Posted November 28, 2007
The event is sponsored by the ISU Janet C. Anderson Gender Resource Center, in conjunction with NAACP HIV Project AIDS, Genesis Project, Southeastern District Health Department, and the Regional Planning Council District 6.
As part of the international commemoration of World AIDS Day, sections of the internationally celebrated AIDS Memorial Quilt – the 54-ton, handmade tapestry that stands as a memorial to more than 90,000 individuals lost to AIDS – will be on display on from 10 a.m. to 1 p.m. Nov. 29 in Conference Rooms A and B at the ISU Rendezvous Complex. Then, from 7 to 8 p.m., quilts will be on display at the First Congregational United Church of Christ, 309 N. Garfield Ave., in Pocatello.
The evening celebration also includes the decoration of a Memorial AIDS Tree, as well as a program and Candlelight Vigil. Confidential walk-in HIV mouth swab testing is also planned from 10 a.m. to 1 p.m. at the Rendezvous Complex at ISU. Light refreshments will be served. Events are open and free to all ISU students and employees as well as the public.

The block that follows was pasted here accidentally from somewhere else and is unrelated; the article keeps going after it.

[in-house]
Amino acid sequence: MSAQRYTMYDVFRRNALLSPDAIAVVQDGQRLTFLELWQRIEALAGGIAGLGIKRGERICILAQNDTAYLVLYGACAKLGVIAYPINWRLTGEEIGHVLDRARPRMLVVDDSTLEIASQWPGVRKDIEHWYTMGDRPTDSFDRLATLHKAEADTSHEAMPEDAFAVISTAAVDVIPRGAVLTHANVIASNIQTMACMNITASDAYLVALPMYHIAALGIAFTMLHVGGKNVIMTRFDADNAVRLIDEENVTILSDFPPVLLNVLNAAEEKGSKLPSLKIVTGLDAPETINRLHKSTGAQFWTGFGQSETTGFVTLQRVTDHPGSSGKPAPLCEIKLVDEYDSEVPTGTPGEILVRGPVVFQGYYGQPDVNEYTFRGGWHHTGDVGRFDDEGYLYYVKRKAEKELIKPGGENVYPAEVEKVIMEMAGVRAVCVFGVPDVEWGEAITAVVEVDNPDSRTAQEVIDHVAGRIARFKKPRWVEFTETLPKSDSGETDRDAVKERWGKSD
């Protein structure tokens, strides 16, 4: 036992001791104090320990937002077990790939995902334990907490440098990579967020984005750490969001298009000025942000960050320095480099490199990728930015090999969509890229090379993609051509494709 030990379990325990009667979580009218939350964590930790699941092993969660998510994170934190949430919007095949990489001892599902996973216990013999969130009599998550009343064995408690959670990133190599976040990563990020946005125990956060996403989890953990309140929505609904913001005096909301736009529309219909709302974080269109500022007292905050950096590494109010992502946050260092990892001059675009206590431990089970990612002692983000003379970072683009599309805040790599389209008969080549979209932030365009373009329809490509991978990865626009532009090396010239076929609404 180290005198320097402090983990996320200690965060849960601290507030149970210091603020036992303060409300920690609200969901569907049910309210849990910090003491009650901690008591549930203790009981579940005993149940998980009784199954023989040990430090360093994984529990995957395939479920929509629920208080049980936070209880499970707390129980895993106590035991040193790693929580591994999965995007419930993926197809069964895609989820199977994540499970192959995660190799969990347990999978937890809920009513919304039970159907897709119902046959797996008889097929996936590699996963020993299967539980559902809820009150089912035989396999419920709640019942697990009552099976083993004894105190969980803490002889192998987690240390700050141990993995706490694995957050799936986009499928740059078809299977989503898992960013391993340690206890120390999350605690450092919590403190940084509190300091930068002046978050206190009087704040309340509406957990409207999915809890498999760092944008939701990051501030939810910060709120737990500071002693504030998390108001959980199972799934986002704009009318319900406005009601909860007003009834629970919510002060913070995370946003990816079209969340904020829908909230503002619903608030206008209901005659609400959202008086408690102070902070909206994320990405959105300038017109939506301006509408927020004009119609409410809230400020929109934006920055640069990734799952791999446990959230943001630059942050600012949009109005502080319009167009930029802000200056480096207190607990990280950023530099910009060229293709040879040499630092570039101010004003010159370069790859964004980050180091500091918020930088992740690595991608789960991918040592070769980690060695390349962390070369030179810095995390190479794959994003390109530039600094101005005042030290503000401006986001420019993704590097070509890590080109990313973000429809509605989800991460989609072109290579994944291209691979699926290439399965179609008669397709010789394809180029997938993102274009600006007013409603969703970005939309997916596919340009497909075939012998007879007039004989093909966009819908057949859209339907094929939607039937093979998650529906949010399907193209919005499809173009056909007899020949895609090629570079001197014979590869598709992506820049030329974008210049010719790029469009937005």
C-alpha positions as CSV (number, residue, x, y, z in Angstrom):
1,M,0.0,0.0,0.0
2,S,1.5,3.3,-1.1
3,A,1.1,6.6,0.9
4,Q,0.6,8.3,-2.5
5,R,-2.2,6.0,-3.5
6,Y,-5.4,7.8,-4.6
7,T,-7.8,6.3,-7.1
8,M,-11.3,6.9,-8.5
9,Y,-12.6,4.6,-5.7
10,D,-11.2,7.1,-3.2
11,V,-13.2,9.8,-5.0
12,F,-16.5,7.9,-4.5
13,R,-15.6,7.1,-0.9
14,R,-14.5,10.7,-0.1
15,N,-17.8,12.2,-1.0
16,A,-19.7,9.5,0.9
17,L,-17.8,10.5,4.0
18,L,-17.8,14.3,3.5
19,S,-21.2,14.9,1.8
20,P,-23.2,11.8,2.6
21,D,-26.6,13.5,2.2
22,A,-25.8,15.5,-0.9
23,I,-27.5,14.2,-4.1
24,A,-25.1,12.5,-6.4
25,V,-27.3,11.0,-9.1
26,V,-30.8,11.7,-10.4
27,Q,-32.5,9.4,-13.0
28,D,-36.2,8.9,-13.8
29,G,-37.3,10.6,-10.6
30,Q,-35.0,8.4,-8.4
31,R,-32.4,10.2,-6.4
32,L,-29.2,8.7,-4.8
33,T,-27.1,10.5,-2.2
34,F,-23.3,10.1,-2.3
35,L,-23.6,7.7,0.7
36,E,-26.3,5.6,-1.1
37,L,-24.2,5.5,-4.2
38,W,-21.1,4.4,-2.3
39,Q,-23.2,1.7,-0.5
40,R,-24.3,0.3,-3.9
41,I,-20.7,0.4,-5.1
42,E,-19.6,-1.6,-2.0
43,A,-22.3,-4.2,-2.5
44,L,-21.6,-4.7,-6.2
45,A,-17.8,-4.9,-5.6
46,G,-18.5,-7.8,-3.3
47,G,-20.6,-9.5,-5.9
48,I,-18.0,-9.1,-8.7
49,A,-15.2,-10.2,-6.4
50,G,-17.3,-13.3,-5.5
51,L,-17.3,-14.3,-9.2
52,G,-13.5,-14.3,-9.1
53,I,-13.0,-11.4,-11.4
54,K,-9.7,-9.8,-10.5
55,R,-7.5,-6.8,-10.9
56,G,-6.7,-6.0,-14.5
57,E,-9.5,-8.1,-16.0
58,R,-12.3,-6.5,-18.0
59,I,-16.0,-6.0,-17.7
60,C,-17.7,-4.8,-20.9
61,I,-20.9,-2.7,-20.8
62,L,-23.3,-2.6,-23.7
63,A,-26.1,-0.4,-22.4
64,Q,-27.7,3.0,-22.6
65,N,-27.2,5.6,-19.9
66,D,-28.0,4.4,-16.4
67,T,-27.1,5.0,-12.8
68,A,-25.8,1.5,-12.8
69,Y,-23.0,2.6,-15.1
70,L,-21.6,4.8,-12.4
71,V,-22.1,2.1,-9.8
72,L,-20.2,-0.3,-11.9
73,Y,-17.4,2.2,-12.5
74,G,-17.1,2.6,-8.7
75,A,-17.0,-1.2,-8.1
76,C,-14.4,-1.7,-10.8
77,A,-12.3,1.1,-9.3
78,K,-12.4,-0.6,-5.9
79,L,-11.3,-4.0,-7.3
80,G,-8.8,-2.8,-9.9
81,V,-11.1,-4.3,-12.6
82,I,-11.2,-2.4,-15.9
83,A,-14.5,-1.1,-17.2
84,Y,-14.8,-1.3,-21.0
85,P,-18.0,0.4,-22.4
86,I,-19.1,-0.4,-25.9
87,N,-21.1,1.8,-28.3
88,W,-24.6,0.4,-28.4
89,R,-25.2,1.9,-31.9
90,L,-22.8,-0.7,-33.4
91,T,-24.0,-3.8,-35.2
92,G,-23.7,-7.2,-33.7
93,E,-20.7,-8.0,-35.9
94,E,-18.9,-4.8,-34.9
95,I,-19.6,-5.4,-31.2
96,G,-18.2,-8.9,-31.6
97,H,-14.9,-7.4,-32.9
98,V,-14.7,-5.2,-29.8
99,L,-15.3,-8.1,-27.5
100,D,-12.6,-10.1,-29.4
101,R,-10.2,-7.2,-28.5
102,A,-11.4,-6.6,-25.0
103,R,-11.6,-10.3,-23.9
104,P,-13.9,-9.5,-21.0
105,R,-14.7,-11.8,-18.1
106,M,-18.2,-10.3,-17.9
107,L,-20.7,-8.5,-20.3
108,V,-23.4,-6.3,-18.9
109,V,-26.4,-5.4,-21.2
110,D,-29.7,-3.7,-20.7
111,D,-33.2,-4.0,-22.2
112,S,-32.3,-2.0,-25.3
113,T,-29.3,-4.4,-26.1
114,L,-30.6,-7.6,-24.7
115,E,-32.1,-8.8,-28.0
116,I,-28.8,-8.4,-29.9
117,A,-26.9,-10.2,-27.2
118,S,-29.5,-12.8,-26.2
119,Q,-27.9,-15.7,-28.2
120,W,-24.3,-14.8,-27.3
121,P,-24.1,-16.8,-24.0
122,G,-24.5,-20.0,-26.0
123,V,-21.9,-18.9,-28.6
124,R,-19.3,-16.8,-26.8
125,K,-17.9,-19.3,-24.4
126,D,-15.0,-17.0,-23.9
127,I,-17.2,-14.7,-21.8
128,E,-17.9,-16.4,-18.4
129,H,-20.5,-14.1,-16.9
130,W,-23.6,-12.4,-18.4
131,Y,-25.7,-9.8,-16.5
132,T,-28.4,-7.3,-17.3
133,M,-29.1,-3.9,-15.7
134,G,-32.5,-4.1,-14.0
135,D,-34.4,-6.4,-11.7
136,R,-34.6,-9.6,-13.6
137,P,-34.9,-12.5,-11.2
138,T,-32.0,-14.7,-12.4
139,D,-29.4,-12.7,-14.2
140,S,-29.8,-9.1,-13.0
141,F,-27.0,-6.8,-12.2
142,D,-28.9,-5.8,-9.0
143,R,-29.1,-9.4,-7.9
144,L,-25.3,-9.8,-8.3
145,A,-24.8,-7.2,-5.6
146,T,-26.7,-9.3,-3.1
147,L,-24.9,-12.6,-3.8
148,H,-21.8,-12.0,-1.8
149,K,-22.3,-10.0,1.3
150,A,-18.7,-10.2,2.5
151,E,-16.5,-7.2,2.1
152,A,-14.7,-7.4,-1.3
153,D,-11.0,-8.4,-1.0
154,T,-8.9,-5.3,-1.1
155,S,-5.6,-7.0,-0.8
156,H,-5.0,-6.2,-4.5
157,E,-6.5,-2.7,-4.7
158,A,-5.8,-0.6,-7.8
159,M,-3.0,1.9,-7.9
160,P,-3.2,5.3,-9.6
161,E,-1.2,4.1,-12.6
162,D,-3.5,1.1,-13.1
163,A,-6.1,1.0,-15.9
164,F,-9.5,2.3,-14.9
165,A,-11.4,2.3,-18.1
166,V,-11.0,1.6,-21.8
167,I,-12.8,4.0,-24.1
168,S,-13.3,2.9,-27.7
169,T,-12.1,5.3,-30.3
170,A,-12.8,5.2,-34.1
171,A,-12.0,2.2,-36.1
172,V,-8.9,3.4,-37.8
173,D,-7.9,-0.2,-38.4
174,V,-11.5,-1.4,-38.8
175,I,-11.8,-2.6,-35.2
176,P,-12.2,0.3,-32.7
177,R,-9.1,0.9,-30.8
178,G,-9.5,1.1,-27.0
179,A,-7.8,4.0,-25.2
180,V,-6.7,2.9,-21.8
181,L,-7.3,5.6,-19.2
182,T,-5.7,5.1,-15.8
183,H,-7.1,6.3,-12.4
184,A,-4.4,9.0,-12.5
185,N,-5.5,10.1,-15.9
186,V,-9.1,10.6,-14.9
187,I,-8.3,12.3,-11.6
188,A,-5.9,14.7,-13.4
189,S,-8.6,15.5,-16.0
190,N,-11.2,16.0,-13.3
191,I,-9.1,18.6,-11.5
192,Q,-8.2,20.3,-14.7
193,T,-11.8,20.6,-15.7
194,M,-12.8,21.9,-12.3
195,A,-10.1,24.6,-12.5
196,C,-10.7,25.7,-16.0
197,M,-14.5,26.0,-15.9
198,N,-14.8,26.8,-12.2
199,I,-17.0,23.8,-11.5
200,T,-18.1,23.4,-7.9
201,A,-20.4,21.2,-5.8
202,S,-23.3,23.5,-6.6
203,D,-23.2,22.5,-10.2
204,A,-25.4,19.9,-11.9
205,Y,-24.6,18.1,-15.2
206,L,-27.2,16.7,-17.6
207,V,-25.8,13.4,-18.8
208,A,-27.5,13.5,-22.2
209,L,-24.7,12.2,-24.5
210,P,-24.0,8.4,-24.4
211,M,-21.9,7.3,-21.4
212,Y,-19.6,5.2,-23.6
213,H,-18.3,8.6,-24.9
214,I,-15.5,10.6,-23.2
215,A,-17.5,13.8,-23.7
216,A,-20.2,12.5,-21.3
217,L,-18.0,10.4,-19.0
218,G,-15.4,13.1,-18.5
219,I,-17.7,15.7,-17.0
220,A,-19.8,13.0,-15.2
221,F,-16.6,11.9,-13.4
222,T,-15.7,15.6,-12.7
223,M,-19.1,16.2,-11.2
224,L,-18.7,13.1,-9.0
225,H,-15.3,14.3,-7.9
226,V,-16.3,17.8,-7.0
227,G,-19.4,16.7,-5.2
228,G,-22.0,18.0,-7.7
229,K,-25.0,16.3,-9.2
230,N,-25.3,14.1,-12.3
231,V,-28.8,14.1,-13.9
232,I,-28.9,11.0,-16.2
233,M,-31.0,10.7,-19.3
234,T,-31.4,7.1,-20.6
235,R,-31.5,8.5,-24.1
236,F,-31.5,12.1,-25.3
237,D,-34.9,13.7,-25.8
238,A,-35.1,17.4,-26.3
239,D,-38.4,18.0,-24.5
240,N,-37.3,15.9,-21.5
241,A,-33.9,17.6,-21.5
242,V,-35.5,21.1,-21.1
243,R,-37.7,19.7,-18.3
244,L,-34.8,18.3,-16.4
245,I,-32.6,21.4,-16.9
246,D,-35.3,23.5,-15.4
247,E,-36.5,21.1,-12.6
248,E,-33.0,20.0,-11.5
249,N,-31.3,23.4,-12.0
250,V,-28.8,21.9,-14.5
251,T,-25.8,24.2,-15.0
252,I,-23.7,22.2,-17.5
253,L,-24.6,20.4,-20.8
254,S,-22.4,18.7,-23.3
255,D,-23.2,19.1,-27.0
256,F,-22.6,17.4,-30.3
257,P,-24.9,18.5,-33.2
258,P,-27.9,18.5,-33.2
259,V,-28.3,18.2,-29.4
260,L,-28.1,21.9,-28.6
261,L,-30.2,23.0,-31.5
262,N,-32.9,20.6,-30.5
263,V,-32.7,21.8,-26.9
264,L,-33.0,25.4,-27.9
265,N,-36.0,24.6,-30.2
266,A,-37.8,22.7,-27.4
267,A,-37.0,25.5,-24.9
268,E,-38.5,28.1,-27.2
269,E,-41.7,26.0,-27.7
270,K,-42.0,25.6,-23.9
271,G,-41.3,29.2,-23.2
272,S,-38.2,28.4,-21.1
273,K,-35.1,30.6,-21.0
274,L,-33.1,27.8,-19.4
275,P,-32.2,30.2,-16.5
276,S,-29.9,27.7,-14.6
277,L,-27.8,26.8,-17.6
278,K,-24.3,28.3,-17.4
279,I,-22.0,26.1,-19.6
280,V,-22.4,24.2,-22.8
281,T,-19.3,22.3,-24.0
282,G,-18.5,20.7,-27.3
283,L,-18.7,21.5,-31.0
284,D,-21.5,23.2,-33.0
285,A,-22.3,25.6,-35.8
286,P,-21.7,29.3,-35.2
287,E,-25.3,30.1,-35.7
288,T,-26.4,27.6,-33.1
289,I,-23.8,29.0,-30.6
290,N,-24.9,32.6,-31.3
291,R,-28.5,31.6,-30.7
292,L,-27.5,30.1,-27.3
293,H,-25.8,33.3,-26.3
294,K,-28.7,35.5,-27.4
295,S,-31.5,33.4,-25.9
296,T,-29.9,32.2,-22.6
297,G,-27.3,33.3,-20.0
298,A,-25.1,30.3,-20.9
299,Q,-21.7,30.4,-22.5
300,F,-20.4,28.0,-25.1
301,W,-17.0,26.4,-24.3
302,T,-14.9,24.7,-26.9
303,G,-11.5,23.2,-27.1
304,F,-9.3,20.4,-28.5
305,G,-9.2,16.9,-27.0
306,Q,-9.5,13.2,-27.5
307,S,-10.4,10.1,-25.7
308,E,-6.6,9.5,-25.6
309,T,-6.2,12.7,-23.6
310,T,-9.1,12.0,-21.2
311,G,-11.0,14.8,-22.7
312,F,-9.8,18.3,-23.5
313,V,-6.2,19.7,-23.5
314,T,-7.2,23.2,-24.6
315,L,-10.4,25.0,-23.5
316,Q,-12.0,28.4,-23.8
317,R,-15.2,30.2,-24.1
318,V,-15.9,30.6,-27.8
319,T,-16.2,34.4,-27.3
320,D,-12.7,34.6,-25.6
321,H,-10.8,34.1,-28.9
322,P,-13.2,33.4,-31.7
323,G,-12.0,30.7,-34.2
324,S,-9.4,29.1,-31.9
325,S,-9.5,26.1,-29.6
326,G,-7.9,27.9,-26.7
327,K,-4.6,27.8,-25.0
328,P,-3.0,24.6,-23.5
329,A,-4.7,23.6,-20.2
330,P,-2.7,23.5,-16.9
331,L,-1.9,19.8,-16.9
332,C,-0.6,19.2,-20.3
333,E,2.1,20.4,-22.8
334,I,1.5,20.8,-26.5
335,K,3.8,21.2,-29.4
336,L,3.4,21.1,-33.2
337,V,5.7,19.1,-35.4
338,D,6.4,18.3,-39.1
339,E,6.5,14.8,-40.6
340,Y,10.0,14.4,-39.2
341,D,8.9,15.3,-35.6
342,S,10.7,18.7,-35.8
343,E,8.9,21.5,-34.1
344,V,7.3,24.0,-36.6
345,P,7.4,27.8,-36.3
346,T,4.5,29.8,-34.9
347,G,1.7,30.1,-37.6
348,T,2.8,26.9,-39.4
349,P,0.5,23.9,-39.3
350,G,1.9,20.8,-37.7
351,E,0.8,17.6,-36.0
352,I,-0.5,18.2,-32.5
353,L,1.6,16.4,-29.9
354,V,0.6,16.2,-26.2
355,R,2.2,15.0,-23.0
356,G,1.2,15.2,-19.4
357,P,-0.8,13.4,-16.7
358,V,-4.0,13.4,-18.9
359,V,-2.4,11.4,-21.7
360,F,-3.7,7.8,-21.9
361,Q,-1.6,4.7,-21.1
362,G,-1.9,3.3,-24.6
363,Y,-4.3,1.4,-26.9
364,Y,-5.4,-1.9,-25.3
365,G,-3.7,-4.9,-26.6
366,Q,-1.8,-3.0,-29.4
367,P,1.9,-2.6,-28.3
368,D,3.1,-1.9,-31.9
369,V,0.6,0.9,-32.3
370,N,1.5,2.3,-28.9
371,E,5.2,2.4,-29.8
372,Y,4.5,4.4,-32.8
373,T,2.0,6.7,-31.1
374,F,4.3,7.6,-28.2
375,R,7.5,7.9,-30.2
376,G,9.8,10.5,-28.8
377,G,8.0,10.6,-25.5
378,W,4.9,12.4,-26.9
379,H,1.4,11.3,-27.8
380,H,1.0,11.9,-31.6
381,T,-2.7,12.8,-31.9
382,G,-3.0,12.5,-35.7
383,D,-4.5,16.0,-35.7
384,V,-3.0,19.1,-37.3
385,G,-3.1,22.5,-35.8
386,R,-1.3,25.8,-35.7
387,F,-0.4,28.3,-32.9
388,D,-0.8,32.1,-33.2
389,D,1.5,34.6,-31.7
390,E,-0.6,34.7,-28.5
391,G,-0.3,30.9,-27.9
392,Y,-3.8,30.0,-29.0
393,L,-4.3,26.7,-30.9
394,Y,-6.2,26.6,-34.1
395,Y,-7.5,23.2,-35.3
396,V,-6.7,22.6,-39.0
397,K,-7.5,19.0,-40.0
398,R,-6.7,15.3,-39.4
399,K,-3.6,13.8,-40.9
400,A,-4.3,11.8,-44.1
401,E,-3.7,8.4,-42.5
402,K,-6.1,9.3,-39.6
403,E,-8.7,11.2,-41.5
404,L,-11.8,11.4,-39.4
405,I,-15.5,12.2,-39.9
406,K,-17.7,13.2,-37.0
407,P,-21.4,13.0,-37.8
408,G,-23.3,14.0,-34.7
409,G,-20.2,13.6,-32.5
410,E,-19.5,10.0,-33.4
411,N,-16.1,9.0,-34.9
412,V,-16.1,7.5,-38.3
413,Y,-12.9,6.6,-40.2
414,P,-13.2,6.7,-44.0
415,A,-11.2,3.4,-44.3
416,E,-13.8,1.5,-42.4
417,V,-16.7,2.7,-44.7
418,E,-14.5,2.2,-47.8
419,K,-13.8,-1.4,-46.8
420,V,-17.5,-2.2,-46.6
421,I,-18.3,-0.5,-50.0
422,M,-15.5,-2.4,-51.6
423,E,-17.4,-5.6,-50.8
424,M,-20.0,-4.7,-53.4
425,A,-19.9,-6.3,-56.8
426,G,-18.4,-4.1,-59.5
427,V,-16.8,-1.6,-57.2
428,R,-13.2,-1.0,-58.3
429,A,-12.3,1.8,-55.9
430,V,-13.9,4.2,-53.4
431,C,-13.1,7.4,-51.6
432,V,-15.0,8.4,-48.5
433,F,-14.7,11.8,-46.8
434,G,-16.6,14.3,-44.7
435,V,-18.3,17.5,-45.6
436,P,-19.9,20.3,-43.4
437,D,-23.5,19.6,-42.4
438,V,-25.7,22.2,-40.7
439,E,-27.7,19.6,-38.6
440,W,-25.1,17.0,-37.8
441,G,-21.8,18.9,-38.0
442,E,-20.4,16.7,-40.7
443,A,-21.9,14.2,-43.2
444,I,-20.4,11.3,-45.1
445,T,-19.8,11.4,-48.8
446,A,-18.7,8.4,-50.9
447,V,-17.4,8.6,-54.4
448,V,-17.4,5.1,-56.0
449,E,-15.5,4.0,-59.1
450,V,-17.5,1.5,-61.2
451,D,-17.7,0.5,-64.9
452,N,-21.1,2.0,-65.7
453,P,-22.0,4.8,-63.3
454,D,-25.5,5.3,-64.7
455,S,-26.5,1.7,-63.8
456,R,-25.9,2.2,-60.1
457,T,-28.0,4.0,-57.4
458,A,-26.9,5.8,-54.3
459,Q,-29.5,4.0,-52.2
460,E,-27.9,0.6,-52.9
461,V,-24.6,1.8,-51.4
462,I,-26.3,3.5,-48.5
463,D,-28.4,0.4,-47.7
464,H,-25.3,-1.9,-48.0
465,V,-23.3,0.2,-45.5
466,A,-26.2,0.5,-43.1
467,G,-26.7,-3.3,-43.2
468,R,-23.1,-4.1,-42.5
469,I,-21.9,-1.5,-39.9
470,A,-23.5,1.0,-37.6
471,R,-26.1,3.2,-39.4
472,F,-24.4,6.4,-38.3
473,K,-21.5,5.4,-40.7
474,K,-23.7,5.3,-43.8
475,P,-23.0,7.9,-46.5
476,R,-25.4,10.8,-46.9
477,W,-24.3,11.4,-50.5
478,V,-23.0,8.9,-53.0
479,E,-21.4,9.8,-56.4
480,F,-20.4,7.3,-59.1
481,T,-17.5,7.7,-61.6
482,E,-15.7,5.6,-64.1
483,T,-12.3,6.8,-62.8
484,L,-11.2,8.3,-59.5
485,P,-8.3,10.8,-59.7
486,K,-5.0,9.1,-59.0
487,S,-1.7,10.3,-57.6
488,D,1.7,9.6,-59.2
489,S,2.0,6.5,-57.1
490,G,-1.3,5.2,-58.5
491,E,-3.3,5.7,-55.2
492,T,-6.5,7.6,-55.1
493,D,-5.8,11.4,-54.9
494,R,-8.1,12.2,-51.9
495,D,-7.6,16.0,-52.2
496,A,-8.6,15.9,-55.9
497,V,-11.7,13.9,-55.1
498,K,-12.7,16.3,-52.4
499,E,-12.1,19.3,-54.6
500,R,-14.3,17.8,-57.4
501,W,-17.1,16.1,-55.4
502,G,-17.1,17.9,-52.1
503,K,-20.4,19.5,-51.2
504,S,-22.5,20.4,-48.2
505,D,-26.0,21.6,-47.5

Established in 1987, The NAMES Project Foundation is the international organization that is the custodian of The AIDS Memorial Quilt. The AIDS Memorial Quilt began with a single 3 x 6 foot panel created in San Francisco in 1987. Today, The Quilt is composed of more than 47,000 individual 3 x 6 foot panels, each one commemorating the life of someone who has died of AIDS. These panels come from every state in the nation, every corner of the globe, and they have been sewn by hundreds of thousands of friends, lovers and family members into this epic memorial, the largest piece of ongoing community art in the world. In a war against a disease that has no cure, The AIDS Memorial Quilt has evolved as our most potent tool in the effort to educate against the lethal threat of AIDS. By revealing the humanity behind the statistics, The AIDS Memorial Quilt helps teach compassion, triumphs over taboo, stigma and phobia; and inspires individuals to take direct responsibility for their own well-being and that of their family, friends and community. These handmade blocks, created by friends and family, tell the stories of individuals who have lost their lives to AIDS. We bring you their stories in the hope of inspiring compassion, healing and personal responsibility.
For more information on the World AIDS Day celebration please contact Verena Roberts at the Anderson Center at 282-2805 or Shane Anderson at the Genesis Project at 282-5312.